Through words and actions, we have to demonstrate to the international community that our struggle is for self-determination – the struggle for freedom, democracy, peace, and the rule of law. It is the absence of the rule of law which has exposed our people to massive human rights violations. The OLF is internationally recognized as the legitimate voice of the Oromo nation. What remains is for our leadership to demonstrate its capacity by designing new strategies and tactics for mobilizing support for our cause, marshalling resources, winning friends, neutralizing potential enemies and isolating the real enemy internationally.

Xirroo: It is well known that “unity is strength“ in order to keep unity and harmony of our people what is really expected from Oromo political Organizations at home and abroad?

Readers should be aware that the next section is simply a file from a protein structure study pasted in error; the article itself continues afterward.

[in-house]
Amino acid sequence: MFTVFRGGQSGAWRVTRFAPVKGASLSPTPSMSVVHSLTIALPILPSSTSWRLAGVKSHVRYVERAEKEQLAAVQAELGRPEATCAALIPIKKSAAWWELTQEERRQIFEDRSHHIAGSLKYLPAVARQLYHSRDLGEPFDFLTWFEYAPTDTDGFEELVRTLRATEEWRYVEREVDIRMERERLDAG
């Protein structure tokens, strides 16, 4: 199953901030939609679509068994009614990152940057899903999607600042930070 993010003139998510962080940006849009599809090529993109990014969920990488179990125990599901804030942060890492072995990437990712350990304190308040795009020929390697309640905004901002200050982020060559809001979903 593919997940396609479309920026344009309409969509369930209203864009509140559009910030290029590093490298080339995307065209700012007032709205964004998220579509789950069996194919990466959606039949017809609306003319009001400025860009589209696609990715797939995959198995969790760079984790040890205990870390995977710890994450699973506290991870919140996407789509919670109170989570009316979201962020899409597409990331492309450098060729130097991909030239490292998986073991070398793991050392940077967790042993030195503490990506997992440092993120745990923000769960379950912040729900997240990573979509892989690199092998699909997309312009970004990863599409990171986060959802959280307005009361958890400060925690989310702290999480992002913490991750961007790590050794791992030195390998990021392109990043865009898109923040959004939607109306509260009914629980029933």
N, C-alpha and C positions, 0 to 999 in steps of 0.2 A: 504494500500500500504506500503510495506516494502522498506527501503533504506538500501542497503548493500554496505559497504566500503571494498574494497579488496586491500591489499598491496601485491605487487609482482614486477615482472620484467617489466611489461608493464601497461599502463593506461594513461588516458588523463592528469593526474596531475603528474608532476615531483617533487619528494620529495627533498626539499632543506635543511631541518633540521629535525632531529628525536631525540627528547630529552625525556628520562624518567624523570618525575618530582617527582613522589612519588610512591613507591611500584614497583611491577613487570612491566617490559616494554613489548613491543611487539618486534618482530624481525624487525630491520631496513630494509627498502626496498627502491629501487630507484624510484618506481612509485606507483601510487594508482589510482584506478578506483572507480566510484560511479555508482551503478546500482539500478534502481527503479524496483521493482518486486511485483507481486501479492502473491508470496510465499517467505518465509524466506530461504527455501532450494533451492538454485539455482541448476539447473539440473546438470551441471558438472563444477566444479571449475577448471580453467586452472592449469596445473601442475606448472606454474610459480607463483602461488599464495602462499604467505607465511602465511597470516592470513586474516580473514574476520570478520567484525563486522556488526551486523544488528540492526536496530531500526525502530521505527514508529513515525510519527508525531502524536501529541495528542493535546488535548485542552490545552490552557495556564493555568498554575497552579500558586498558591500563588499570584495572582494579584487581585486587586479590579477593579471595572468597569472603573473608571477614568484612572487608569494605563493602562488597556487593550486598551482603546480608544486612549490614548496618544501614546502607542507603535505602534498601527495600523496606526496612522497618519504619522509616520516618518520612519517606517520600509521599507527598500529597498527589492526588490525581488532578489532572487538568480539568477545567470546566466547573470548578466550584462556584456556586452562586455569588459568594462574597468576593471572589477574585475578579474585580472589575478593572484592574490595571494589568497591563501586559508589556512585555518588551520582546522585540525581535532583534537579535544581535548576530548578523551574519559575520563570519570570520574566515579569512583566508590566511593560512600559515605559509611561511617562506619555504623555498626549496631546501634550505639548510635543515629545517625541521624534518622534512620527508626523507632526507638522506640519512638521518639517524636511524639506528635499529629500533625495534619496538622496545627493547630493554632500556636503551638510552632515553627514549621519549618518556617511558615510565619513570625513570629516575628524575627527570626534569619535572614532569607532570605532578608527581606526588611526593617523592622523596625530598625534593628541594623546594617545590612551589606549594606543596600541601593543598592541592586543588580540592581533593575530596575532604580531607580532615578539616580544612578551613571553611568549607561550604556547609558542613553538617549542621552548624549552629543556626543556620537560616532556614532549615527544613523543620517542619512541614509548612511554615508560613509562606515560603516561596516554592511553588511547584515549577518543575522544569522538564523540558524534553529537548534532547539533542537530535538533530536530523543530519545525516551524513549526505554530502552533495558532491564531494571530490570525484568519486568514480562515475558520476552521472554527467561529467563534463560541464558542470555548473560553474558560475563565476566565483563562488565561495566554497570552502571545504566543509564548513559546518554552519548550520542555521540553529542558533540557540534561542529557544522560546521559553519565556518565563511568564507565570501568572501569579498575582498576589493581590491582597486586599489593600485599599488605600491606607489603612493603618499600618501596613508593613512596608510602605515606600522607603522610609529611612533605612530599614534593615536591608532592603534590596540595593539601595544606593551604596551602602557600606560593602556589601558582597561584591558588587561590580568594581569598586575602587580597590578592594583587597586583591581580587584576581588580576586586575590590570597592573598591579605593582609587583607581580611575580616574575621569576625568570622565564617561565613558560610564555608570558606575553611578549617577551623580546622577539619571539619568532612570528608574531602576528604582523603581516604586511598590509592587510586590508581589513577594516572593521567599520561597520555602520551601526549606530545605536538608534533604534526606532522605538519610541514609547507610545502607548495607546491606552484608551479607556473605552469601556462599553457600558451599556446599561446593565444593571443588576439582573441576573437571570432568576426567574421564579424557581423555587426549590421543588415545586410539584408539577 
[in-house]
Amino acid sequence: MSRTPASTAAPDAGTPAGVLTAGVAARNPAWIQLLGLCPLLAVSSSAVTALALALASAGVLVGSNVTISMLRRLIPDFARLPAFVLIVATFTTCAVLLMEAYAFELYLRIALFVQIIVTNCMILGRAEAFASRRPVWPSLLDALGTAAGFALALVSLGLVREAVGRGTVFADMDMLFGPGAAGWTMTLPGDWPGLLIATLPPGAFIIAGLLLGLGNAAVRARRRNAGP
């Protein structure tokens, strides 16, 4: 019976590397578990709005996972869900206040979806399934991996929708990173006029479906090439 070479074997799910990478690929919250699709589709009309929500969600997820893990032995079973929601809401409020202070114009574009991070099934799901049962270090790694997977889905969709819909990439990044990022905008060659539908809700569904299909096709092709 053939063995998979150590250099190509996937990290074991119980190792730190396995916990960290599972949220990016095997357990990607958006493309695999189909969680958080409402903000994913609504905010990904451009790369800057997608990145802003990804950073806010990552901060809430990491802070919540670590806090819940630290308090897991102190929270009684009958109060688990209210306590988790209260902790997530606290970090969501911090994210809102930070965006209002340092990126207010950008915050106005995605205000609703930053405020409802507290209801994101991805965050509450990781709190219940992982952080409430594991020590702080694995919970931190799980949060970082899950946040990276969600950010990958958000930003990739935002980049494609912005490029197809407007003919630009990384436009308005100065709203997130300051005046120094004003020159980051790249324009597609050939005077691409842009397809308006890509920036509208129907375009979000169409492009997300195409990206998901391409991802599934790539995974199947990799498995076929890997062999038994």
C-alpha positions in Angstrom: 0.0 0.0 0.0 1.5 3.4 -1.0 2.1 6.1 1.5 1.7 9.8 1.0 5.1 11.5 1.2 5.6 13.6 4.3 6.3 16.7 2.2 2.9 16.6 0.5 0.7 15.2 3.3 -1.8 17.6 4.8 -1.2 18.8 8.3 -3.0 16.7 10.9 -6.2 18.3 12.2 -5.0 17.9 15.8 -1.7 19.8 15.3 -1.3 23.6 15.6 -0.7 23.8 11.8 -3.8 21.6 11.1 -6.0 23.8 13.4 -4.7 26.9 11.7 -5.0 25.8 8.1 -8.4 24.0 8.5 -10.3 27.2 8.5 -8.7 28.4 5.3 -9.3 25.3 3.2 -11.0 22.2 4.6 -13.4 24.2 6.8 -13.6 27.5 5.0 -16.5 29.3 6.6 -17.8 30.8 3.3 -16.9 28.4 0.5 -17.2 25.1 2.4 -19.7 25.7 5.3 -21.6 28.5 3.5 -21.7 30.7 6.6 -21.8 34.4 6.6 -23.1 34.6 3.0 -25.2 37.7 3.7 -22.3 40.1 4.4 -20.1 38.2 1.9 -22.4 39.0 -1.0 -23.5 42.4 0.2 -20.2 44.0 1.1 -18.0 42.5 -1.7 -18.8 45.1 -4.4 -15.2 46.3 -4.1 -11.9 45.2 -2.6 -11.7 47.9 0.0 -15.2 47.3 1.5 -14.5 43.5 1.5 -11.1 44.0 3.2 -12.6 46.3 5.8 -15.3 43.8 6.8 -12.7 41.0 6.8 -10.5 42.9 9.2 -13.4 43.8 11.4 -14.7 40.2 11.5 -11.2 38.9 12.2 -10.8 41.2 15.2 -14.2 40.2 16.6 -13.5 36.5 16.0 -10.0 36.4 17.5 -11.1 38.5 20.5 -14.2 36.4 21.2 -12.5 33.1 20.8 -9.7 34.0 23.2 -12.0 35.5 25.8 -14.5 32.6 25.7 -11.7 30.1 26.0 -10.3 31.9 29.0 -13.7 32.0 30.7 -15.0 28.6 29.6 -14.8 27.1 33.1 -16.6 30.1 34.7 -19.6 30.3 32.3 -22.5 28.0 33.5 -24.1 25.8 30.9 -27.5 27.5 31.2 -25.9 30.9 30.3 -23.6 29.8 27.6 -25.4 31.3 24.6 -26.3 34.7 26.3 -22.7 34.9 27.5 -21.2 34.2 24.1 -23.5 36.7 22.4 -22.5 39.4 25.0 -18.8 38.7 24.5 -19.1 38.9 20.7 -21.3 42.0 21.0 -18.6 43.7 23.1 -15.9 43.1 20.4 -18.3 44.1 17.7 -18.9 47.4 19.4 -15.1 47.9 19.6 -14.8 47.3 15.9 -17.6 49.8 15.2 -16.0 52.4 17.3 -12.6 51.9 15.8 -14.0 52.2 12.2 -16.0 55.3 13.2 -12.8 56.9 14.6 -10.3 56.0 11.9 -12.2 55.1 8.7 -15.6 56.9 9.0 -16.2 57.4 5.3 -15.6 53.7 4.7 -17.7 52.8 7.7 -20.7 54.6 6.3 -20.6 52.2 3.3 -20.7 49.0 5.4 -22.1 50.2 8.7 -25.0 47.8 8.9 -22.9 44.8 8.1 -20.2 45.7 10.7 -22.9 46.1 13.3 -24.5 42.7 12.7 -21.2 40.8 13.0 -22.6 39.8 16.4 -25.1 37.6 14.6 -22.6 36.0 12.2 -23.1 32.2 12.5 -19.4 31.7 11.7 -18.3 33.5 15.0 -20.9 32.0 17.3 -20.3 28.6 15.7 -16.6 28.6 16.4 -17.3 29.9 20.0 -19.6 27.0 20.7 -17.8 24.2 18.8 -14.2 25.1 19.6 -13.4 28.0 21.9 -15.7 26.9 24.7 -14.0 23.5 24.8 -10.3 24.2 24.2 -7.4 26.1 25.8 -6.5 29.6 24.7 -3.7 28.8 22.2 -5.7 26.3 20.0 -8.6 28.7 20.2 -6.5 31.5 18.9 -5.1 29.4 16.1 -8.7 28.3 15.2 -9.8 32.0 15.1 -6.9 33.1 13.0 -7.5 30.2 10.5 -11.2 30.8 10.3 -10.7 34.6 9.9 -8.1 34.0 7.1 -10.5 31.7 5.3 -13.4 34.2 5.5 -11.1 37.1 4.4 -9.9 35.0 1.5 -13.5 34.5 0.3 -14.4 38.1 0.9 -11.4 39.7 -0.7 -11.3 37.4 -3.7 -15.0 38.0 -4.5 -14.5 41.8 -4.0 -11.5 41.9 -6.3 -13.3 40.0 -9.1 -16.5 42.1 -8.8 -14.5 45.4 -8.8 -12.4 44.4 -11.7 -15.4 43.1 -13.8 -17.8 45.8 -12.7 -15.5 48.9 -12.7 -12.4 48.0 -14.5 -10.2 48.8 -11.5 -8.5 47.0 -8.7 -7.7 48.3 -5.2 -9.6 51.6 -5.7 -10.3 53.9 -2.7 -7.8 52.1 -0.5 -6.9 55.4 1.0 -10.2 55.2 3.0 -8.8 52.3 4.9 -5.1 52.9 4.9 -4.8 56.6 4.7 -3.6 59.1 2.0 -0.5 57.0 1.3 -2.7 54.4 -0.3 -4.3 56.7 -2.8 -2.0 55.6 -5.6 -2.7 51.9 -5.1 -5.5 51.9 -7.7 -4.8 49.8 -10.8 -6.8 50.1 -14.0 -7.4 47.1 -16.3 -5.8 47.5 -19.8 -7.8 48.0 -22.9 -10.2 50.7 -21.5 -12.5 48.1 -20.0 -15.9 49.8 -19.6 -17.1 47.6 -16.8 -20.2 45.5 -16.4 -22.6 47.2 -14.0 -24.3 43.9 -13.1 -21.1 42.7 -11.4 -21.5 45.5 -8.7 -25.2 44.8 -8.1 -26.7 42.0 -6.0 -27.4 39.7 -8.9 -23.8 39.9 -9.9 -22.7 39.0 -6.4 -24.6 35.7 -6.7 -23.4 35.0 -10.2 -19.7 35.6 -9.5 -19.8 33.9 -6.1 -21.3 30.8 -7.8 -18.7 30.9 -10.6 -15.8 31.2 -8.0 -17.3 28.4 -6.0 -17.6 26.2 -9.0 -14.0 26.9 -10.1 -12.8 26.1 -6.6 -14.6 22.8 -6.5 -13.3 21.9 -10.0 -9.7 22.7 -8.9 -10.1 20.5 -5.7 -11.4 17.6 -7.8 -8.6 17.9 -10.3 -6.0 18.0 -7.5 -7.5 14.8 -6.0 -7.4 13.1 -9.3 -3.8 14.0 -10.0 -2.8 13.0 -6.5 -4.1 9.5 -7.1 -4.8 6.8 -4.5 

Prof. Moh: All Oromo forces agree on the need for Oromo unity. Without unity the future of our people will not be different from what they have experienced since the 1880s. People who fail to learn from the lessons of their history are always punished.  Since their conquest during and after the 1880s, our people have been punished severely for their failure to learn the lessons of their history. These lessons are many, but let me mention only two. First, it was with the resources of Oromia, including manpower and materials that emperor Menilek completed the conquest of Oromia.  Then the Oromo’s lack of unity and modern weapons facilitated their conquest and the occupation of their land. Second, Oromo enemies have always turned the Oromo against each other. People who allow themselves to be the instrument of others and easily turned against each other are their own worst enemies and they have no one but themselves to blame.

People who are not united in the face of common danger hasten their own destruction.  Unity is not only the strength, but it is also the key for our survival as a great nation in Ethiopia and the Horn of Africa. Oromo leadership and the educated class must tirelessly show in words and action that Oromo cultural container, i.e. Orommumaa is wide and big enough to take in all religious and regional differences within the Oromo society.

Xirroo: How do you explain the challenges and confilicts within the OLF?